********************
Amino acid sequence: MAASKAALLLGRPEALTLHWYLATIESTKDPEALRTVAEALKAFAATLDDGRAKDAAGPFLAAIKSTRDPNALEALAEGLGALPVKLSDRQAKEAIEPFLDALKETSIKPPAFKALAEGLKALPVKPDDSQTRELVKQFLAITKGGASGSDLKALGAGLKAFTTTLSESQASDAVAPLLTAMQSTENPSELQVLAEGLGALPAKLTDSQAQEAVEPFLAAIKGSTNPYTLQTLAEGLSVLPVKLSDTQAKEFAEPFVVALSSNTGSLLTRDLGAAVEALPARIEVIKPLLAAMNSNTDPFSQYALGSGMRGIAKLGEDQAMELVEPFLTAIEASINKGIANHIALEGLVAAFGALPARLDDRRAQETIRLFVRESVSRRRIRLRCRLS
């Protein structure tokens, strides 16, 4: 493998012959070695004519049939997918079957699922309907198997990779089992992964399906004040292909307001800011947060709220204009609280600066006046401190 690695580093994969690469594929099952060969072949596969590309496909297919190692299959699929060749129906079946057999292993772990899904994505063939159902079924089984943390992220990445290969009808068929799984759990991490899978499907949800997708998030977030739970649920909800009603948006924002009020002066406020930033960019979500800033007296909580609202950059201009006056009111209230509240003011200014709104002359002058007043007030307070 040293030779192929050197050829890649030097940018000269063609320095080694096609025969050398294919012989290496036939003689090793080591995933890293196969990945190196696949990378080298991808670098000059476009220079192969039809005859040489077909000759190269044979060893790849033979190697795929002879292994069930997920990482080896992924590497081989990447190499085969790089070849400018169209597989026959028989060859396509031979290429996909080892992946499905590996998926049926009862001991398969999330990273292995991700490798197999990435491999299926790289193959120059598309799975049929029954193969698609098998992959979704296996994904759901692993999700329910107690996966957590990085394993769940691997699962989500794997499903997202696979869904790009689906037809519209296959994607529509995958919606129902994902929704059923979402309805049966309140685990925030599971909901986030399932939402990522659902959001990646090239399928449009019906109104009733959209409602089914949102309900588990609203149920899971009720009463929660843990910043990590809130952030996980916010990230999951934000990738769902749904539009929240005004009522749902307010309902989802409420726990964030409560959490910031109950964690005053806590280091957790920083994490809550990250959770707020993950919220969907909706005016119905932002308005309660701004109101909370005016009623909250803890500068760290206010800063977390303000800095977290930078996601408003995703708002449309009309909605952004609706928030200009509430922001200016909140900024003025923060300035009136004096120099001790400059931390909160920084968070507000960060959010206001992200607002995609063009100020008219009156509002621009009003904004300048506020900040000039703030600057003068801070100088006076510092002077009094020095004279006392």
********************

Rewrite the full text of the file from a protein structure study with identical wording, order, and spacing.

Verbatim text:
Amino acid sequence: MAASKAALLLGRPEALTLHWYLATIESTKDPEALRTVAEALKAFAATLDDGRAKDAAGPFLAAIKSTRDPNALEALAEGLGALPVKLSDRQAKEAIEPFLDALKETSIKPPAFKALAEGLKALPVKPDDSQTRELVKQFLAITKGGASGSDLKALGAGLKAFTTTLSESQASDAVAPLLTAMQSTENPSELQVLAEGLGALPAKLTDSQAQEAVEPFLAAIKGSTNPYTLQTLAEGLSVLPVKLSDTQAKEFAEPFVVALSSNTGSLLTRDLGAAVEALPARIEVIKPLLAAMNSNTDPFSQYALGSGMRGIAKLGEDQAMELVEPFLTAIEASINKGIANHIALEGLVAAFGALPARLDDRRAQETIRLFVRESVSRRRIRLRCRLS
């Protein structure tokens, strides 16, 4: 493998012959070695004519049939997918079957699922309907198997990779089992992964399906004040292909307001800011947060709220204009609280600066006046401190 690695580093994969690469594929099952060969072949596969590309496909297919190692299959699929060749129906079946057999292993772990899904994505063939159902079924089984943390992220990445290969009808068929799984759990991490899978499907949800997708998030977030739970649920909800009603948006924002009020002066406020930033960019979500800033007296909580609202950059201009006056009111209230509240003011200014709104002359002058007043007030307070 040293030779192929050197050829890649030097940018000269063609320095080694096609025969050398294919012989290496036939003689090793080591995933890293196969990945190196696949990378080298991808670098000059476009220079192969039809005859040489077909000759190269044979060893790849033979190697795929002879292994069930997920990482080896992924590497081989990447190499085969790089070849400018169209597989026959028989060859396509031979290429996909080892992946499905590996998926049926009862001991398969999330990273292995991700490798197999990435491999299926790289193959120059598309799975049929029954193969698609098998992959979704296996994904759901692993999700329910107690996966957590990085394993769940691997699962989500794997499903997202696979869904790009689906037809519209296959994607529509995958919606129902994902929704059923979402309805049966309140685990925030599971909901986030399932939402990522659902959001990646090239399928449009019906109104009733959209409602089914949102309900588990609203149920899971009720009463929660843990910043990590809130952030996980916010990230999951934000990738769902749904539009929240005004009522749902307010309902989802409420726990964030409560959490910031109950964690005053806590280091957790920083994490809550990250959770707020993950919220969907909706005016119905932002308005309660701004109101909370005016009623909250803890500068760290206010800063977390303000800095977290930078996601408003995703708002449309009309909605952004609706928030200009509430922001200016909140900024003025923060300035009136004096120099001790400059931390909160920084968070507000960060959010206001992200607002995609063009100020008219009156509002621009009003904004300048506020900040000039703030600057003068801070100088006076510092002077009094020095004279006392």